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Molecular Diagnostics

Introduction

Molecular diagnostics are the tests that a physician orders from a lab to detect biomarkers that provide information about an individual patient’s health condition. In personalized medicine, physicians and patients use the results of the tests to help decide on therapies and preventive measures.

As indicated by the graphic below, there are more than 60,000 genetic tests on the market today. These tests are just one kind of molecular diagnostic. Click on the graphic for more information about genetic tests.

How Many Genetic Testing Products Are There?


Source: NextGxDx. Published with permission from NextGxDx.

Validity & Utility: The value of molecular diagnostics in accurately helping to determine optimal treatment strategies is based on the validity and utility of a test. Validity and utility provide a framework for interpretation of the evidence regarding the accuracy and usefulness of the information the test provides.

Analytical Validity

Analytical validity refers to how well a diagnostic test measures the characteristics of the particular biological marker that it is intended to measure (i.e. how accurately does it measure the presence of X or Y molecule in a patient).

Analytical validity is governed by sensitivity and specificity.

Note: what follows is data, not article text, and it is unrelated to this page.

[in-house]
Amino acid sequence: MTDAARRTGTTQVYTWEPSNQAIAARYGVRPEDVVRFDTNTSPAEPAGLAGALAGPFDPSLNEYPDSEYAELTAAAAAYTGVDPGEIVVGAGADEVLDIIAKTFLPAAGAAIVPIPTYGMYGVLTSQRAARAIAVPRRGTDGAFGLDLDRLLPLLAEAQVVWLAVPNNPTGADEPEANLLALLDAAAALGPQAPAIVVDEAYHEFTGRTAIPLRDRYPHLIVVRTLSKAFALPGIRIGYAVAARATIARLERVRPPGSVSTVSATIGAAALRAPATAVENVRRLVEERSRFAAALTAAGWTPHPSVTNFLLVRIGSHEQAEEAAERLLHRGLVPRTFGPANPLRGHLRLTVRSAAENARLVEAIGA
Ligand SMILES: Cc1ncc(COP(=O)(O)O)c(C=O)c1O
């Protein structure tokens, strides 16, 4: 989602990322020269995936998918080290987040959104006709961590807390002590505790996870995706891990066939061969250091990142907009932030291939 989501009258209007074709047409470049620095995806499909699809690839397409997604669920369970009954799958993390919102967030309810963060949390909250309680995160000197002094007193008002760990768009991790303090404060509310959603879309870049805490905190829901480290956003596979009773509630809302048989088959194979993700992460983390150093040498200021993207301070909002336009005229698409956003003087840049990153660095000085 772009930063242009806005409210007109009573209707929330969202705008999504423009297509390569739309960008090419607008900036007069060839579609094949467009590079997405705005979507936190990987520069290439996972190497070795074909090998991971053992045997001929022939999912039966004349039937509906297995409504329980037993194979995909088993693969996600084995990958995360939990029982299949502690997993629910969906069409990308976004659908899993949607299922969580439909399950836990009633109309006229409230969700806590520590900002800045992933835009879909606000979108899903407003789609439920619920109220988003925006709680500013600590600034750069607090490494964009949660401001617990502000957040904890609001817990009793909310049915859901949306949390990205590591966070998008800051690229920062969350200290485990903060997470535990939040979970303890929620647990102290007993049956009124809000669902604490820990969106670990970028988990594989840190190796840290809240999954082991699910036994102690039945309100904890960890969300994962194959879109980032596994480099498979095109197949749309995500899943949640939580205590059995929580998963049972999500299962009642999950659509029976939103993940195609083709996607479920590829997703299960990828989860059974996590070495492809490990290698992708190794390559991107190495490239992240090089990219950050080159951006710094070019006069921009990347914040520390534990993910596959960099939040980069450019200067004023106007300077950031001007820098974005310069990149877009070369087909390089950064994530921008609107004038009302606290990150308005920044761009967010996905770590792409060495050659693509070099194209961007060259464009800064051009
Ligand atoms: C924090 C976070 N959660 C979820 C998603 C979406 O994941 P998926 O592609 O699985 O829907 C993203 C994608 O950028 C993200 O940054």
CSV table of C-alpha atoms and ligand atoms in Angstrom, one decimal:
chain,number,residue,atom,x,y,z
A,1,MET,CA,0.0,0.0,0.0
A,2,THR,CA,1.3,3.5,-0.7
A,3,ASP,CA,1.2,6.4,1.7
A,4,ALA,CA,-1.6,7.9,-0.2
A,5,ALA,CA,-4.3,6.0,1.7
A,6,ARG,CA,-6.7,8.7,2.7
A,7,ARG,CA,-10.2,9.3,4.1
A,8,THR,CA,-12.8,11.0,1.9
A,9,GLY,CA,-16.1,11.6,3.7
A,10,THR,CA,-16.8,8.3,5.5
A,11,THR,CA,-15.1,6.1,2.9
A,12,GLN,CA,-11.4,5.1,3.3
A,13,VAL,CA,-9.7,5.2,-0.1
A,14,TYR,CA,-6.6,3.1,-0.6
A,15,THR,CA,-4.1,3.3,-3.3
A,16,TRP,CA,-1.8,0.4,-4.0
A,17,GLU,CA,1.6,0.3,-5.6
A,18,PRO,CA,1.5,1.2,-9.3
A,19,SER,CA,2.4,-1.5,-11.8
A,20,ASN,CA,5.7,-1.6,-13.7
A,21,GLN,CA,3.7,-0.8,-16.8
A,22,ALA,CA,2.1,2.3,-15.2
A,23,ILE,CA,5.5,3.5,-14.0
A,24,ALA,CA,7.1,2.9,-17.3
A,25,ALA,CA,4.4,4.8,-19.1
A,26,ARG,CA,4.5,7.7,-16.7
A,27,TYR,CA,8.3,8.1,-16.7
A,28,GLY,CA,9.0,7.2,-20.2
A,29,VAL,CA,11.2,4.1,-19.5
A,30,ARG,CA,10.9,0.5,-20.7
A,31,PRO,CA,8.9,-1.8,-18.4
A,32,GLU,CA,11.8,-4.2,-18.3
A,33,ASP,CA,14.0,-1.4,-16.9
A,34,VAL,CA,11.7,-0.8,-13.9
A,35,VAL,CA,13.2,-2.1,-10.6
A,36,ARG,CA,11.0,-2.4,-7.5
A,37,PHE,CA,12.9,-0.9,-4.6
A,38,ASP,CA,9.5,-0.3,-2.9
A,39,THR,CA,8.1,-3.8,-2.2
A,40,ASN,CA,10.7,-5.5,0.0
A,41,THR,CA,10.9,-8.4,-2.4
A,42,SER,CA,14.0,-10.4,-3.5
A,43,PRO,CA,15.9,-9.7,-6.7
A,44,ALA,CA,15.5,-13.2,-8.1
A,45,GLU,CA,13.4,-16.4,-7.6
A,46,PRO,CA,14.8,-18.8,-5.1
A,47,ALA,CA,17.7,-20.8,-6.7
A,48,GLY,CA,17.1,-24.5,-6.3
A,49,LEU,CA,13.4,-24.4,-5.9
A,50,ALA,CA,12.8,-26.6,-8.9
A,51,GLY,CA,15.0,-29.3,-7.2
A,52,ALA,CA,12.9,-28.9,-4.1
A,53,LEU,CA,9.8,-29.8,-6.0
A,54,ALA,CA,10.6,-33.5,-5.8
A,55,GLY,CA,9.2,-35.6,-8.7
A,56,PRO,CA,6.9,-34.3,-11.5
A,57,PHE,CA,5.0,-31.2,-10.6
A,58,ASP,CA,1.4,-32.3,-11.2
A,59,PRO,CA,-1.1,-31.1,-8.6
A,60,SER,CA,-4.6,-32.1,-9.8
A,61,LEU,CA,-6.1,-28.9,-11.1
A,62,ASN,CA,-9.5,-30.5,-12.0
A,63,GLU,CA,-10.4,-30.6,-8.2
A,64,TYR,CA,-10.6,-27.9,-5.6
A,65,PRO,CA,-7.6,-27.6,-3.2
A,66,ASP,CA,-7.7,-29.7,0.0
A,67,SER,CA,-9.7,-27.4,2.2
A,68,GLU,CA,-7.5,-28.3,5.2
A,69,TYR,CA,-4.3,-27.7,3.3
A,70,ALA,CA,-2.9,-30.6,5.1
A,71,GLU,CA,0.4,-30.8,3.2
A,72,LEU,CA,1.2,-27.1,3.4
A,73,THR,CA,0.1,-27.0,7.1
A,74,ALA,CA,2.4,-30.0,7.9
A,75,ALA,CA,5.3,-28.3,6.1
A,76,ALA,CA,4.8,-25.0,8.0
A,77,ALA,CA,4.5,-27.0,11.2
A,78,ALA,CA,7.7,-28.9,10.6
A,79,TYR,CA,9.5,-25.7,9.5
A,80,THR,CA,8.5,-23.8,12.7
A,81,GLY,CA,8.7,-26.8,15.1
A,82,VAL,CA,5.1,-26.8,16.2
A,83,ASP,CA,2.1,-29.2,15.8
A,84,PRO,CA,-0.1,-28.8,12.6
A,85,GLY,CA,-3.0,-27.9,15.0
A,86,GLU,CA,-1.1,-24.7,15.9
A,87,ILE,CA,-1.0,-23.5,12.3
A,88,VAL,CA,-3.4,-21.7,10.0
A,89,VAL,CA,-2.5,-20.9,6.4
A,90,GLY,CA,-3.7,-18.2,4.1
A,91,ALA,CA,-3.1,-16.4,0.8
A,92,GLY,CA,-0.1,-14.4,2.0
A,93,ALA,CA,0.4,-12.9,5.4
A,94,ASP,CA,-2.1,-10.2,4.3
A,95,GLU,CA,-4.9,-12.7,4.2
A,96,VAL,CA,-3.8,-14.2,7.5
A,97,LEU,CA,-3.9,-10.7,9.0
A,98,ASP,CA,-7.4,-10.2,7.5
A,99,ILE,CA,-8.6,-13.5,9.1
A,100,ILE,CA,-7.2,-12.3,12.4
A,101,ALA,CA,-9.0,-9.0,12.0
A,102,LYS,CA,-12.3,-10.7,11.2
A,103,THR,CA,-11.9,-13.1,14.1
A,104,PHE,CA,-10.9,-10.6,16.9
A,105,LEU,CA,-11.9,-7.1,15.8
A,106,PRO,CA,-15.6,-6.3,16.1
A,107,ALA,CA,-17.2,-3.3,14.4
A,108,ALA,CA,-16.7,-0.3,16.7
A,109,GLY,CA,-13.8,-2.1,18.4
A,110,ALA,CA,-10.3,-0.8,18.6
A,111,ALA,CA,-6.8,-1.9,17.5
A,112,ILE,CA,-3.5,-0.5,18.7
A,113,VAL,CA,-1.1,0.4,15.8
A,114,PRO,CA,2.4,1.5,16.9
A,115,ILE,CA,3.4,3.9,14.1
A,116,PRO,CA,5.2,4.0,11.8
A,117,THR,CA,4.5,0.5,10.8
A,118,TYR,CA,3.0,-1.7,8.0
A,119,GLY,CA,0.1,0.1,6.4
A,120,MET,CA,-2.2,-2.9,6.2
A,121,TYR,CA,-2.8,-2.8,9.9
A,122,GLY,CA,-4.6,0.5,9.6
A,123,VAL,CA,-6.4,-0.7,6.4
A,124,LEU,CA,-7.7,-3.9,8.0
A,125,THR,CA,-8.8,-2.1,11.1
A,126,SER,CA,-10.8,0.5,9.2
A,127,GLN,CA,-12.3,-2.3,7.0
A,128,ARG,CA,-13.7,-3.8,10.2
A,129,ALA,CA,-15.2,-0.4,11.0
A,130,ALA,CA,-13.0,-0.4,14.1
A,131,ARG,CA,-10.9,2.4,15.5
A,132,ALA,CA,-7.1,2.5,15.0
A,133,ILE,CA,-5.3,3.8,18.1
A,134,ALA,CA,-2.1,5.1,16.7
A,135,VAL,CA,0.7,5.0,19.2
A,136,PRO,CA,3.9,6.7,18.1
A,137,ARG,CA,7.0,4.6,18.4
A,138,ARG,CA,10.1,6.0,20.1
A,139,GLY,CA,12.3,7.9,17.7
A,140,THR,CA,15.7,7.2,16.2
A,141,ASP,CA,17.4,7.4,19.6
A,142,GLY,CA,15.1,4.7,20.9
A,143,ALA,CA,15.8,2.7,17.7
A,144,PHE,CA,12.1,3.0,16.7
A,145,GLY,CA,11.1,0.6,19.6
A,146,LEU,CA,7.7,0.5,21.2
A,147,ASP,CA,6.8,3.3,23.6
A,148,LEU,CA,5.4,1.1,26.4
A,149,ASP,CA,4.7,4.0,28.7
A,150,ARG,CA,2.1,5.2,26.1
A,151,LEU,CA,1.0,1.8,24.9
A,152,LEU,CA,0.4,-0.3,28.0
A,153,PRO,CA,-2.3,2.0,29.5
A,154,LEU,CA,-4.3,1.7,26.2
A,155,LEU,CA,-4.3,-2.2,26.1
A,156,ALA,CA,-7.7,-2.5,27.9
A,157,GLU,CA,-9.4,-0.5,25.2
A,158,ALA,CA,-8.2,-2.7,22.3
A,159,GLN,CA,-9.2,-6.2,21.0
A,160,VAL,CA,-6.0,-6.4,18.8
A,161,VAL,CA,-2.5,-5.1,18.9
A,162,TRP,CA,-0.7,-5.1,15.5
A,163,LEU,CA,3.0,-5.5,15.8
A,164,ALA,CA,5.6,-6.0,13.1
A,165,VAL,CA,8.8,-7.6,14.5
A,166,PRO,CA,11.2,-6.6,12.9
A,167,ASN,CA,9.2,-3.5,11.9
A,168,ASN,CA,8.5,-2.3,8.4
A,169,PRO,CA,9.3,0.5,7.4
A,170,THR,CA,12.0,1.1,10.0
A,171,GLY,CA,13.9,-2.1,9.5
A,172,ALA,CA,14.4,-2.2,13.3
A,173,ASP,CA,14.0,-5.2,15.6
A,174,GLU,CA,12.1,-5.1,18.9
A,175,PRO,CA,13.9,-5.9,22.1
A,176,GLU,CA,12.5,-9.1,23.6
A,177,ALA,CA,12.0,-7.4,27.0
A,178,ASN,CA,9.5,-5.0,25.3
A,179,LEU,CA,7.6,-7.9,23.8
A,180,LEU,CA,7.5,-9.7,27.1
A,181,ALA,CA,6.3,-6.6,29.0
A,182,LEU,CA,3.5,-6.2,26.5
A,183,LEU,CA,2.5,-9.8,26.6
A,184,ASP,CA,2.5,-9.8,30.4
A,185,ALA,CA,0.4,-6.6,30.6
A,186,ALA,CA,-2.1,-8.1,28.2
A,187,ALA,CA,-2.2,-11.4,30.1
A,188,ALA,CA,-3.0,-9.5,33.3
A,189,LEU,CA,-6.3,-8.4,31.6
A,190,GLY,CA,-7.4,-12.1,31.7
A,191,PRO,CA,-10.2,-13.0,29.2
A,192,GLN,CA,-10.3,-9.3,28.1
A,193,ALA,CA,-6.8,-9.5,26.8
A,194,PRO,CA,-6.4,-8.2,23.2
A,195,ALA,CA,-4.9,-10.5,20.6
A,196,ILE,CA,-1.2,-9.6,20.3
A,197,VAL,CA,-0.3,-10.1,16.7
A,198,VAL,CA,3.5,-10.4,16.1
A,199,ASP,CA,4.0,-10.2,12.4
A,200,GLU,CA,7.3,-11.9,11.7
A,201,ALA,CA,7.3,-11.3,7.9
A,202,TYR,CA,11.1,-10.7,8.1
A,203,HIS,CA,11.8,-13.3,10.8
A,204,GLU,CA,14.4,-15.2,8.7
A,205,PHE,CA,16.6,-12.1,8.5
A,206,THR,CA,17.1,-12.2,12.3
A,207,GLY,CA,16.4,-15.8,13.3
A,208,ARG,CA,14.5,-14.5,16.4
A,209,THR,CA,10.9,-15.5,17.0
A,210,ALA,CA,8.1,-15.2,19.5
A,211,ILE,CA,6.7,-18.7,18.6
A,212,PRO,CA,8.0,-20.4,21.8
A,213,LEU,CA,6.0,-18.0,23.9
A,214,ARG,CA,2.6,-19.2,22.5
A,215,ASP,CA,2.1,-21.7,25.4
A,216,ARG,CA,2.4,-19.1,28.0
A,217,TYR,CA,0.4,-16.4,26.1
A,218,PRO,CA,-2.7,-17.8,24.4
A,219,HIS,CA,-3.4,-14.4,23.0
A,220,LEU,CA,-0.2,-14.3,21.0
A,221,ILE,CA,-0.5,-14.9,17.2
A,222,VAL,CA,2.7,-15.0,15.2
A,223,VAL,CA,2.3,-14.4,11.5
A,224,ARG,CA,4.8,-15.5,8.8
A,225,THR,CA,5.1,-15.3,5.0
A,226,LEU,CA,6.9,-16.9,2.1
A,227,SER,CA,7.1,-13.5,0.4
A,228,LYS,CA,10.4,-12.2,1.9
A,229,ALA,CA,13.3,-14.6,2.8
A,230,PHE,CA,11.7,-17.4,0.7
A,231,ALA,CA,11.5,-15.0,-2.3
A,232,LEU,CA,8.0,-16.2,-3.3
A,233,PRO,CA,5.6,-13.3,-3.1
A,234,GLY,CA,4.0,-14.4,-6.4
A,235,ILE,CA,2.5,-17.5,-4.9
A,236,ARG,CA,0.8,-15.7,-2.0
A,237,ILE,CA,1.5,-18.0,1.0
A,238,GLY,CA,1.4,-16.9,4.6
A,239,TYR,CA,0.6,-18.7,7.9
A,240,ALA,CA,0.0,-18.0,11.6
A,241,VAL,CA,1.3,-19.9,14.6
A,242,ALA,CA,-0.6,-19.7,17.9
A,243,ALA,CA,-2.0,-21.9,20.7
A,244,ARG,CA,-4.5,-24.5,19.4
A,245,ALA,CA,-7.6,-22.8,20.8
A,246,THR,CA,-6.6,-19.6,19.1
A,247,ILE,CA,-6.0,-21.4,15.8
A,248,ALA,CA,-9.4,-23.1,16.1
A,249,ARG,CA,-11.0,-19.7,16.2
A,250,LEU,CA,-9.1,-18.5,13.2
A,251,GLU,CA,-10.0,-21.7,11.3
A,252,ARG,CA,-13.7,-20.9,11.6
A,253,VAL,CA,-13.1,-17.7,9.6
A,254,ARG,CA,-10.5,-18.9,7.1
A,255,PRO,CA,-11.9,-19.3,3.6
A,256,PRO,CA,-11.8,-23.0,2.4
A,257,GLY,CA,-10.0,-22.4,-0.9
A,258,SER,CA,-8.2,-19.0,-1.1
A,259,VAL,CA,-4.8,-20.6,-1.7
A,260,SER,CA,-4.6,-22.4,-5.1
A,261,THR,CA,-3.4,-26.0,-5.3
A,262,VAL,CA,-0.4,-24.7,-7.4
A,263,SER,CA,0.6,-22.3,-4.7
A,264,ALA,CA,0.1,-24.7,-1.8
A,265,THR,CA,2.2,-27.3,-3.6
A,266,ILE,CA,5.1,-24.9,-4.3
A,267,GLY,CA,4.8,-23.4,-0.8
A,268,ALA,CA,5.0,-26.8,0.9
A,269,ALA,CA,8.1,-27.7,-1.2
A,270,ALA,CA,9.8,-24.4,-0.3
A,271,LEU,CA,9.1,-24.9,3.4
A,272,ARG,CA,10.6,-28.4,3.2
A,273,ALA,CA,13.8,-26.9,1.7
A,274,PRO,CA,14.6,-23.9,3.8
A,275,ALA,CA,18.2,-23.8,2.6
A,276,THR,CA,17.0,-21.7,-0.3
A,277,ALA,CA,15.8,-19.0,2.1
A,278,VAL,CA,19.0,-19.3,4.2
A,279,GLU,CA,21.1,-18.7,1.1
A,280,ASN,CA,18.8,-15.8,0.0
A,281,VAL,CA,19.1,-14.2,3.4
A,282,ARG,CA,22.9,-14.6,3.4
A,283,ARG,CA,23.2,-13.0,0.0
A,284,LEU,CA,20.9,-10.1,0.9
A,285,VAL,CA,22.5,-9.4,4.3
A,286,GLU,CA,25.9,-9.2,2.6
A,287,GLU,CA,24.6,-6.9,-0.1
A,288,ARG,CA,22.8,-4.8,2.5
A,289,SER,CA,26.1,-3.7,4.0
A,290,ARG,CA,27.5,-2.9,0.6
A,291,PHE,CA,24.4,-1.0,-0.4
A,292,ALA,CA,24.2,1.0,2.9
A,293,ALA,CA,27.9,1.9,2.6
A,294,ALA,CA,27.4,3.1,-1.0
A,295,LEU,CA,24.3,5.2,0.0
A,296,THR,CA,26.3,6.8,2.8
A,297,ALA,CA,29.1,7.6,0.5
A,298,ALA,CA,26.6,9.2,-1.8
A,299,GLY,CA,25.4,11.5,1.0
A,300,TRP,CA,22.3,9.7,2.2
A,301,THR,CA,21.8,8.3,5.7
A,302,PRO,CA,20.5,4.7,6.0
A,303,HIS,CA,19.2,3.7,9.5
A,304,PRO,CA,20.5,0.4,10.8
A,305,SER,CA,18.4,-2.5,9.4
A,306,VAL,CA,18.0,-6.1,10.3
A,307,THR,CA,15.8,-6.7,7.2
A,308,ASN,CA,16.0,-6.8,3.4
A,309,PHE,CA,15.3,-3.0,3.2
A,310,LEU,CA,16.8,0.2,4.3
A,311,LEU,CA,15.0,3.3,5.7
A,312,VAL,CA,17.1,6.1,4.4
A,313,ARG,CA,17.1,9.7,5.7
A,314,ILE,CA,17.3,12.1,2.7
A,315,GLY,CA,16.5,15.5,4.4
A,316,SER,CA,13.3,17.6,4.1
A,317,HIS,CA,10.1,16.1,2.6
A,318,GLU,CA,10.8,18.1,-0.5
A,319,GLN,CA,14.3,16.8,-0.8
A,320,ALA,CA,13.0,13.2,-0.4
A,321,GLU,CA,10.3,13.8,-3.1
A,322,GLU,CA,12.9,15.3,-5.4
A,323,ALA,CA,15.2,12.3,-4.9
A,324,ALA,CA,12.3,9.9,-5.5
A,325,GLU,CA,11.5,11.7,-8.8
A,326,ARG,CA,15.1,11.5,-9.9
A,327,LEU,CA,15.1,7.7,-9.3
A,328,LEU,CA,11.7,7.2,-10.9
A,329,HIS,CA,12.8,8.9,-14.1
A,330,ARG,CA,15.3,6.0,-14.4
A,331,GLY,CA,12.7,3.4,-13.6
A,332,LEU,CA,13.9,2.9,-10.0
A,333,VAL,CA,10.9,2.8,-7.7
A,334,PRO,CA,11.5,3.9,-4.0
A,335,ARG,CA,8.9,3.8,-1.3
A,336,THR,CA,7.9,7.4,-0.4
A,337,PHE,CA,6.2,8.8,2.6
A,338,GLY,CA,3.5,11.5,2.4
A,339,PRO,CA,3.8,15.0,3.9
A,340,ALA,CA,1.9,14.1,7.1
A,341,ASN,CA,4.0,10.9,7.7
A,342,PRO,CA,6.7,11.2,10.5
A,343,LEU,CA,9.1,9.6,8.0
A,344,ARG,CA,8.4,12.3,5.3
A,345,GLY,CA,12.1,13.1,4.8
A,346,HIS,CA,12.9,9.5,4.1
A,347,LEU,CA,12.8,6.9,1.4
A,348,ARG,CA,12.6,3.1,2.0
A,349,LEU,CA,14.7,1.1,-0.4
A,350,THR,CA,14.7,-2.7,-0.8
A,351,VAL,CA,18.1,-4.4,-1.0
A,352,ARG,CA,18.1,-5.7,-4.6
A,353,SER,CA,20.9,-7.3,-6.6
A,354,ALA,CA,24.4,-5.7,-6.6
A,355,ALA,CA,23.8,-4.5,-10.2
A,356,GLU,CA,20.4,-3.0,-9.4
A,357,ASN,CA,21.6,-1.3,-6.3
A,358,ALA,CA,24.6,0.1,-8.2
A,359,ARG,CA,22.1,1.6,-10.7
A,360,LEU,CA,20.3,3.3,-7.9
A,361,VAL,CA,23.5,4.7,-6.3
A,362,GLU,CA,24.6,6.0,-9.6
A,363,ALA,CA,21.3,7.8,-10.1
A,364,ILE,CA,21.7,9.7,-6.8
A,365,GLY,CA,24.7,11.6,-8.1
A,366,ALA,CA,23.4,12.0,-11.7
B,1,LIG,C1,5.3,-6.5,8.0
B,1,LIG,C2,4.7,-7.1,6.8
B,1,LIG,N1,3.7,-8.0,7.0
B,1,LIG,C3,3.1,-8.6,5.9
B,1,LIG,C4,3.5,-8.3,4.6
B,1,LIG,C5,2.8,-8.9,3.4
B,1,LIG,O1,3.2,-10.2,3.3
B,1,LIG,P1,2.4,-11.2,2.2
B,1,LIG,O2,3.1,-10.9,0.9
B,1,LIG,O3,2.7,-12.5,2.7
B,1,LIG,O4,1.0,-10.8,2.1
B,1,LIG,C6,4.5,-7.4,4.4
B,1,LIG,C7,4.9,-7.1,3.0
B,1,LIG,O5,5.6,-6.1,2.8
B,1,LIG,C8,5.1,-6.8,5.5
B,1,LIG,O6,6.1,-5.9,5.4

Sensitivity: The frequency with which a test correctly identifies the presence of a biomarker. When this happens, the test is said to have yielded a "true-positive" result. When the test indicates the absence of a biomarker that is actually present, it is said to have yielded a "false-negative" result. A test with 95 percent sensitivity, for example, correctly identifies people with the biomarker 95 percent of the time, and thus has a low "false-negative" rate.

Specificity: The frequency with which a test correctly identifies the absence of a biomarker. When this happens, the test is said to have yielded a "true-negative" result. When the test indicates the presence of a biomarker that is actually absent, it is said to have yielded a "false-positive" result. A test with 95 percent specificity, for example, correctly identifies people without the biomarker of interest 95 percent of the time, and thus has a low "false-positive" rate.

Clinical Validity

Clinical validity refers to the predictive value of a test for indicating an association between an analytic endpoint and a clinical outcome (e.g., the likelihood that cancer will develop in someone with a positive test).

Clinical Utility

Clinical utility refers to the likelihood that the test will, by prompting an intervention, result in an improved health outcome. The clinical utility of a genetic test is based on the health benefits related to the interventions offered to people with positive test results.

The clinical utility of a test is largely based on its ability to improve safety, efficacy and effectiveness.

Safety: The capacity to reduce adverse treatment effects.

Efficacy: The capacity to produce an improved health outcome.

Effectiveness: The likelihood that the improved outcome will occur, taking into account actual use of the intervention and recommended follow-up.